Members of the first cohort of a specialized nursing program at UNC are directly applying evidence-based knowledge from the final research projects required to earn their doctorates. And it's their patients who will now benefit.
UNC's online post-master's Doctor of Nursing Practice program enrolled its first students in 2010. Those students recently completed or are in the process of completing clinic-based research projects that have real-life implications.
For the Health of It
Jona Ely's research project is helping her patients quit smoking, and the results could help legitimize the smoking cessation method she's using.
Ely's a registered nurse practitioner at the Kinder Family Clinic in Craig, Colo., the Moffat County seat. When an April report issued by the Colorado Department of Public Health and Environment named Moffat County one of the unhealthiest areas in the state - with smoking rates higher than both the state and national averages - she decided to use her research project to do something about it.
She'd heard from ex-smokers that electronic cigarettes - an electrical inhaler that vaporizes a glycerin-based liquid solution into an aerosol mist, simulating the act of smoking - worked better than other smoking cessation methods they'd tried.
And she knew that smoking is often just as much about the psychological and social ritual as it is about the addiction to nicotine.
Plus, they provide nicotine at a lower level than cigarettes, and they don't contain any of the cancer-causing tars and toxins found in tobacco products.
That led her to theorize that e-cigarettes might be a better way to break the smoking habit: They allow would-be quitters to maintain their smoking rituals while they wean themselves off nicotine, which other nicotine-substitution methods such as gum and patches don't do.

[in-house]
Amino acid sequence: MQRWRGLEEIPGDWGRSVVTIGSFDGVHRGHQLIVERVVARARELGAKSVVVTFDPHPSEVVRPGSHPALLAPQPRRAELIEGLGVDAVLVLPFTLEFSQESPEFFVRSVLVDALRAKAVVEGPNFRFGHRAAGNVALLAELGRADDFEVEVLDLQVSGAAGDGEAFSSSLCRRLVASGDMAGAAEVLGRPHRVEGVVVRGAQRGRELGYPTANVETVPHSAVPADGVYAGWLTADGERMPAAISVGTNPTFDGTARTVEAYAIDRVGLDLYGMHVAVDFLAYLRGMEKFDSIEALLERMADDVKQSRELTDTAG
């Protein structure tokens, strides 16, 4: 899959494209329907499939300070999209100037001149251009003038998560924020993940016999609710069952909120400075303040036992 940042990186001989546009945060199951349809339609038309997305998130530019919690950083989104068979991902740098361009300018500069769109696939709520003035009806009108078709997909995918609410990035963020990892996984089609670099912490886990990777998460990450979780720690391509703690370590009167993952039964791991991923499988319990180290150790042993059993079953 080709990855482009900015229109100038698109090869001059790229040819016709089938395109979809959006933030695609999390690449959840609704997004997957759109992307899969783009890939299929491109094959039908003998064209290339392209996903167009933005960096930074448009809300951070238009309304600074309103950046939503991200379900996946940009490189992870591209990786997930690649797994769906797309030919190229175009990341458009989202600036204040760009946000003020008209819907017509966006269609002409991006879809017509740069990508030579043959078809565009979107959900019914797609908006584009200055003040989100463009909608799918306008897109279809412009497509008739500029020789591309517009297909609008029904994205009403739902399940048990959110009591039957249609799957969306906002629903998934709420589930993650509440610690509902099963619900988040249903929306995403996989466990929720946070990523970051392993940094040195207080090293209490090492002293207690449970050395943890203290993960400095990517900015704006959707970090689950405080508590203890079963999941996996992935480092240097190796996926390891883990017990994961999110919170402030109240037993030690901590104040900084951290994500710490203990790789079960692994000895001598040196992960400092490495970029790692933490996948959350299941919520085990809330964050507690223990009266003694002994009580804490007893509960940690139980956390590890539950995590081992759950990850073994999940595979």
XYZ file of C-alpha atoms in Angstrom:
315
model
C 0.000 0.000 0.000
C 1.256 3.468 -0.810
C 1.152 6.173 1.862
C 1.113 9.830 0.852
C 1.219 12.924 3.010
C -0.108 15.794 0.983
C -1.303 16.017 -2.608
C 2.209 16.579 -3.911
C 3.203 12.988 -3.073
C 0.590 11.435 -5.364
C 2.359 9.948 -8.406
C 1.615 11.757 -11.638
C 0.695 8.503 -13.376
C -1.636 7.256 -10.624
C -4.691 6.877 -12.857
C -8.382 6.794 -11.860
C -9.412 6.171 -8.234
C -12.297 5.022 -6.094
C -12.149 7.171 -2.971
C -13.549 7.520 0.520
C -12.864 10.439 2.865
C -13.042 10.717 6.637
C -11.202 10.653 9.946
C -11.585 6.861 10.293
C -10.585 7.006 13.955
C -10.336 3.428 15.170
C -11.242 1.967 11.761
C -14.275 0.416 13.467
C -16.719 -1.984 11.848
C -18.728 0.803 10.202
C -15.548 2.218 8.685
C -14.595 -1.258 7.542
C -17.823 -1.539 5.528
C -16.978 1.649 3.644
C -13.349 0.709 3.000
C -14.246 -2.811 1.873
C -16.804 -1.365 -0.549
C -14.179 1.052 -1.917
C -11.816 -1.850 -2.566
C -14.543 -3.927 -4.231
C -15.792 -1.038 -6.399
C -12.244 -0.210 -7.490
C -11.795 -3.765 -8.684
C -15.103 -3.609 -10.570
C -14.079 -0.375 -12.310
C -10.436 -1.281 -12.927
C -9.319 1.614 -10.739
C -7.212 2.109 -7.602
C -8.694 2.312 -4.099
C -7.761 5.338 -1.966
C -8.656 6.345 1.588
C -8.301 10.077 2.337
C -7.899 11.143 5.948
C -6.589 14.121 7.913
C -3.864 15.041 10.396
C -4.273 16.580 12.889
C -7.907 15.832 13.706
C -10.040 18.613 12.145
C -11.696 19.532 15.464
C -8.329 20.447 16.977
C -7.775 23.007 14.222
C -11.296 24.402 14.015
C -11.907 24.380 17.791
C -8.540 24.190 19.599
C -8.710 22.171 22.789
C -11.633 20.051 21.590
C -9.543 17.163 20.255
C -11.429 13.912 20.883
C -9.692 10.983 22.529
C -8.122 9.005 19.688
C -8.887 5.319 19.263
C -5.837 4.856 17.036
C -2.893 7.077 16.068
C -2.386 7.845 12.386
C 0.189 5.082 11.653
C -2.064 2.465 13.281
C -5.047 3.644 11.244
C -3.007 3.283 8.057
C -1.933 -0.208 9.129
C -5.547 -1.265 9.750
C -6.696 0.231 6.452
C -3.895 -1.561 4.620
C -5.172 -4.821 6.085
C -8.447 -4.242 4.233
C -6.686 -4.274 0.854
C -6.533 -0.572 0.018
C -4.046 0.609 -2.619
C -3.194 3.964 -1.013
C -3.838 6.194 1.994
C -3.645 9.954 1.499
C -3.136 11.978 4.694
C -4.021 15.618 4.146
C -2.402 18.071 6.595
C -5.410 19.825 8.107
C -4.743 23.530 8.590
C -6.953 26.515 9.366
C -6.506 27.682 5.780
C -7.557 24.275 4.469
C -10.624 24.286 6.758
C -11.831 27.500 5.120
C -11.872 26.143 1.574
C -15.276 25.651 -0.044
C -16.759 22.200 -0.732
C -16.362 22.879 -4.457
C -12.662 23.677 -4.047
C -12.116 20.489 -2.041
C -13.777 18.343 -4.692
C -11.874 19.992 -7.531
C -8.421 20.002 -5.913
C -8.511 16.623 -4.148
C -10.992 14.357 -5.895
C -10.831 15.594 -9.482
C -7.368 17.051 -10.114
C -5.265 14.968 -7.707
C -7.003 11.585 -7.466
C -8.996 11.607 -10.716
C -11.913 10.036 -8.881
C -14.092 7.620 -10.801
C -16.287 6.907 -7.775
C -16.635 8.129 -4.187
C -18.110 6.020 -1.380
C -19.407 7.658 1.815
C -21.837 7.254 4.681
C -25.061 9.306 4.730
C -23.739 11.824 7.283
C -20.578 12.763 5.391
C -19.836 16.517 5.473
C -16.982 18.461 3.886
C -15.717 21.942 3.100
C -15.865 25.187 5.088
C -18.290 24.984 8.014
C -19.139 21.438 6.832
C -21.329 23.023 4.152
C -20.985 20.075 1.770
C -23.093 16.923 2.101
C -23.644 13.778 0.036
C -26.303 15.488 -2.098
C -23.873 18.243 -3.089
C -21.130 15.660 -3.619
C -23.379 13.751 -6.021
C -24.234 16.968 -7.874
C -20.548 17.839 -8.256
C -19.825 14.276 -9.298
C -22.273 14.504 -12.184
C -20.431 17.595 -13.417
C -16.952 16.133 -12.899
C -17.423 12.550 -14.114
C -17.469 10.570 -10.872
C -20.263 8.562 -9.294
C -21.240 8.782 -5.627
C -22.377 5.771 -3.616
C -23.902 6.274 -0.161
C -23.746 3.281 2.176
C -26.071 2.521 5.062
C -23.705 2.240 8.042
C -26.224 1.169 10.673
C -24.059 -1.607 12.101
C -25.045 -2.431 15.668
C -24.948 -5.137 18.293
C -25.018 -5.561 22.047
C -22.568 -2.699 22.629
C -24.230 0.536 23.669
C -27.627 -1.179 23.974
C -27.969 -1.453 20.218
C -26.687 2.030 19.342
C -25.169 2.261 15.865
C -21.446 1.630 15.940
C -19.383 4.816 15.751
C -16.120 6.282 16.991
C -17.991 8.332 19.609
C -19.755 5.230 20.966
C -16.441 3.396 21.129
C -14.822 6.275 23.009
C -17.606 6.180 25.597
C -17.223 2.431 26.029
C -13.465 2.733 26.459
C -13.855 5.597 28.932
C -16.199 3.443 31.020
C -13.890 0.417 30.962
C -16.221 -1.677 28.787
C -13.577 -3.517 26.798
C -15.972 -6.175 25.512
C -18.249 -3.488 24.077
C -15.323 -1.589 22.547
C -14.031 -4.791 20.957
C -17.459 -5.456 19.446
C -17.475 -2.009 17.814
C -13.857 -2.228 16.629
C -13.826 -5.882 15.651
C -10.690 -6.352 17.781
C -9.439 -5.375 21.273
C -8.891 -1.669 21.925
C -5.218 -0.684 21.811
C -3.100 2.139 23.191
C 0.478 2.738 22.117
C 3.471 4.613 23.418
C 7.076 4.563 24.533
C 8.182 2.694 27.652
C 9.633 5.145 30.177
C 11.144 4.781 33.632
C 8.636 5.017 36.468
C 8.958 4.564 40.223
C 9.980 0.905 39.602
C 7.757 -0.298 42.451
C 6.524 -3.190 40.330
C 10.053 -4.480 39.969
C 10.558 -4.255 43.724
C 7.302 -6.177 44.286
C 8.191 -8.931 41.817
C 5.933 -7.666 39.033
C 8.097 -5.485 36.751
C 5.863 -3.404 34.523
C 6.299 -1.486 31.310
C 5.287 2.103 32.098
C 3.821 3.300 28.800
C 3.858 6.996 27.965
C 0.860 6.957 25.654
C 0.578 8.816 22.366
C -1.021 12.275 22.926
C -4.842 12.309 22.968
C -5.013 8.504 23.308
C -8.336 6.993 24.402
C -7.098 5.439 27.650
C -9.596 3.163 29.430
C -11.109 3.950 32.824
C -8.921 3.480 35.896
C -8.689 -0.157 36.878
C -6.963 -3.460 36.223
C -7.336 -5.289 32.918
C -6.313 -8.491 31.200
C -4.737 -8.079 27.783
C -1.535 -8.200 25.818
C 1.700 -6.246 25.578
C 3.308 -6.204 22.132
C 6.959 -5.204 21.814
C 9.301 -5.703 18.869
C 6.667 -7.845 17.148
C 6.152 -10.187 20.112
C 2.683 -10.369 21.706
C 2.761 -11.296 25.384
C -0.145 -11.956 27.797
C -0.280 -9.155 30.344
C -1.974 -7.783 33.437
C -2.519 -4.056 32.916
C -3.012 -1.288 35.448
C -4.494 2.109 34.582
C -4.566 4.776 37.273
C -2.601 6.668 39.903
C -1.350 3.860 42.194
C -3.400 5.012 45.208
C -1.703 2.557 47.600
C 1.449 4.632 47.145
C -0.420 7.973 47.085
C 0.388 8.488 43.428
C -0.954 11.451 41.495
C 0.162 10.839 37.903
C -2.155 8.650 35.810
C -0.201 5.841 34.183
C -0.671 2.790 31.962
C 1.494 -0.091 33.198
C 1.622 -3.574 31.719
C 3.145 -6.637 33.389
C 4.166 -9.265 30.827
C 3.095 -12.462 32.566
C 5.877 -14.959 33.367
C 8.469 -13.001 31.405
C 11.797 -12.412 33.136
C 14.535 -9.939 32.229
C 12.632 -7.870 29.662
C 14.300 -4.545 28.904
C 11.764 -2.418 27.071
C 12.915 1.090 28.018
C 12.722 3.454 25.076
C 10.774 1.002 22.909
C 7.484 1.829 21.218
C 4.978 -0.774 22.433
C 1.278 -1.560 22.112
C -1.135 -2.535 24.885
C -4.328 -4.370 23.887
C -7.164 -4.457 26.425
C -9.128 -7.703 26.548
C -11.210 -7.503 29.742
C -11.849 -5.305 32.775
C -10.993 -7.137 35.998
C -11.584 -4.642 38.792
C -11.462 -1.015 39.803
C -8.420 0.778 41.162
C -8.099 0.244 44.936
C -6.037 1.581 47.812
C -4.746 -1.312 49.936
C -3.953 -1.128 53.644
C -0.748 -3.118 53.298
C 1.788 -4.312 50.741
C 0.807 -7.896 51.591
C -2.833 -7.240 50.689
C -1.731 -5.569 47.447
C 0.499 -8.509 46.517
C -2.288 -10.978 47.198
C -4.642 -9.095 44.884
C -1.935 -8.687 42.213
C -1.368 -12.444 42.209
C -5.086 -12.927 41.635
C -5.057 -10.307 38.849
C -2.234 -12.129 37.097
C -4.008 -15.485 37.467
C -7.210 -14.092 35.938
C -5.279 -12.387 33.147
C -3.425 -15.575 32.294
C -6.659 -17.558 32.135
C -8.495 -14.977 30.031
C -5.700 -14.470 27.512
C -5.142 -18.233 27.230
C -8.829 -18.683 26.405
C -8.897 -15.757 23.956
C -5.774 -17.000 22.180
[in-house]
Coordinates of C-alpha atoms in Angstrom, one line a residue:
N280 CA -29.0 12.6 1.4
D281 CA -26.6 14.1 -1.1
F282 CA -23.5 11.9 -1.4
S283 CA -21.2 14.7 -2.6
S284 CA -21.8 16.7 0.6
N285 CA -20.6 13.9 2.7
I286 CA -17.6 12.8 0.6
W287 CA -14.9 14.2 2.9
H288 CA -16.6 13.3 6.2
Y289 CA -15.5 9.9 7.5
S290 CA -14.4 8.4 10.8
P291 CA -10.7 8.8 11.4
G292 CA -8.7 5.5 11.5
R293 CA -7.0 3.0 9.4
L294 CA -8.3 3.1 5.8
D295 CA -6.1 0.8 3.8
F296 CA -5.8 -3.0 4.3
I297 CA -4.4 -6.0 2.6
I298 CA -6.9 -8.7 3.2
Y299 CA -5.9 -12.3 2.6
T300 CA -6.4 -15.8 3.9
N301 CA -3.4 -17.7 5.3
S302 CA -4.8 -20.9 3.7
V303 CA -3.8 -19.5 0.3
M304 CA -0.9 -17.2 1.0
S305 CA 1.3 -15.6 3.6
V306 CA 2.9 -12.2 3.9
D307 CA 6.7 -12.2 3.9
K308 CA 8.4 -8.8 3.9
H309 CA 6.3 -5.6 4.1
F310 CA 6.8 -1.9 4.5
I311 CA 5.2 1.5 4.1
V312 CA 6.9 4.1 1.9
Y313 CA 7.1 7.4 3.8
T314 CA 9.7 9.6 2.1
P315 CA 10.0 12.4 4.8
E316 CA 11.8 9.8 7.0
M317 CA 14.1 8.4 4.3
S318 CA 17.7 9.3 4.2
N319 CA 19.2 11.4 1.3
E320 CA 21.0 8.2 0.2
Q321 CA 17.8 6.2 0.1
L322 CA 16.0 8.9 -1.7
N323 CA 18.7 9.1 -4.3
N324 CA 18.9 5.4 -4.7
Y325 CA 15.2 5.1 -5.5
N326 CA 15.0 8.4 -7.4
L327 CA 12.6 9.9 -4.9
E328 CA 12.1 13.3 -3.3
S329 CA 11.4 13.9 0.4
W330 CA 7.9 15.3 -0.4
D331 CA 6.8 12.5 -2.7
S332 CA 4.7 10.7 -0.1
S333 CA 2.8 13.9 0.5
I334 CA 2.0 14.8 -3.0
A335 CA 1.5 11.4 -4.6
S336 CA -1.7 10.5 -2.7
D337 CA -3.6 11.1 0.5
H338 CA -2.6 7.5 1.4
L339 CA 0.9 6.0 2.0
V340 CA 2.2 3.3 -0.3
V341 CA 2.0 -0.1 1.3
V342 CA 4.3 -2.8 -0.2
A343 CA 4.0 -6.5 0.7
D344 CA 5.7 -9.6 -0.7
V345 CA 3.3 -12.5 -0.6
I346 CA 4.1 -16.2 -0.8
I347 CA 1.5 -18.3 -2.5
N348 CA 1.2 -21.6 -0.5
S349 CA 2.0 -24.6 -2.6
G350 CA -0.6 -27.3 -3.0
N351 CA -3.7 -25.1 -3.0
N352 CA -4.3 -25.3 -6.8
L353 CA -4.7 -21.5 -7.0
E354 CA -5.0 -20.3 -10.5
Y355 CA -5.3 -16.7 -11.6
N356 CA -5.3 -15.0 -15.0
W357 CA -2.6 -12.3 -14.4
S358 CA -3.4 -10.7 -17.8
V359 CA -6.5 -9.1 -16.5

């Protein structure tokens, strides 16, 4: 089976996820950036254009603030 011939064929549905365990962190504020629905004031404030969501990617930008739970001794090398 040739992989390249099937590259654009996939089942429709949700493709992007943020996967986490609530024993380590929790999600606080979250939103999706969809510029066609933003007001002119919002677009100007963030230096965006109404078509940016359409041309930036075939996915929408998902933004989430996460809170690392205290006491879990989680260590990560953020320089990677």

Since e-cigarettes are a relatively new product, there's little research on their effectiveness as a smoking cessation method. Ely saw an opportunity to undertake research for her degree that would fill that void, and at the same time, help some people improve their health.
The clinic was more than glad to support her efforts, so Ely developed and successfully defended her research proposal for the DNP program. She spread the word about the study among the clinic's patients and in stories in the local daily newspaper. By the end of August, 40 smokers had enrolled in the six-month study.
There's no cost to participate in the study, but participants pay for their own electronic cigarettes, which have the additional benefit of being less expensive than those containing tobacco.
Ely said she was pleased with the response and is looking forward to seeing if the final results of the study support her contention that e-cigarettes can improve a smoker's chances of successfully becoming an ex-smoker.
The end of the study will also mean Ely will graduate in May, and she had nothing but positive things to say about the DNP program.
"The fact that it's an online program has been wonderful," said Ely, who earned her masters' in Nursing from UNC in 2002 and has been a nurse practitioner for 10 years, "It's very flexible; I wouldn't have been able to do it otherwise."
For her capstone project in the DNP post-master's program, Mary McAfee studied how to reduce the time people struggling with mental health problems are admitted into the hospital after being evaluated.
The idea was to cut down on delays experienced by the at-risk group when supplying information such as medical history — often more than once to more than one person.
With support of her employer, Mountain Crest Behavioral Healthcare Center in Fort Collins, the nurse practitioner helped implement the new program last spring. The result has been simplified reporting that can be shared among health care professionals using a standardized assessment sheet during initial screenings by therapists at Mountain Crest. The form can later be forwarded to hospital staff.
McAfee, who graduated this summer, helped lead the effort to become an early adopter of the business model. She made it the focus of her capstone project because it was something that could serve as a model to "eliminate waste, control costs, maintain quality and help patients" to benefit the entire organization within University of Colorado Health, formerly Poudre Valley Health System.
"I learned a lot that will help me professionally," McAfee said.
Assistant Professor Rhonda Squires, who coordinates the DNP program, said the goal of the capstone is putting research into practice "to make changes that help lots of people."
For more about the DNP program, visit its website.
- UNC News Service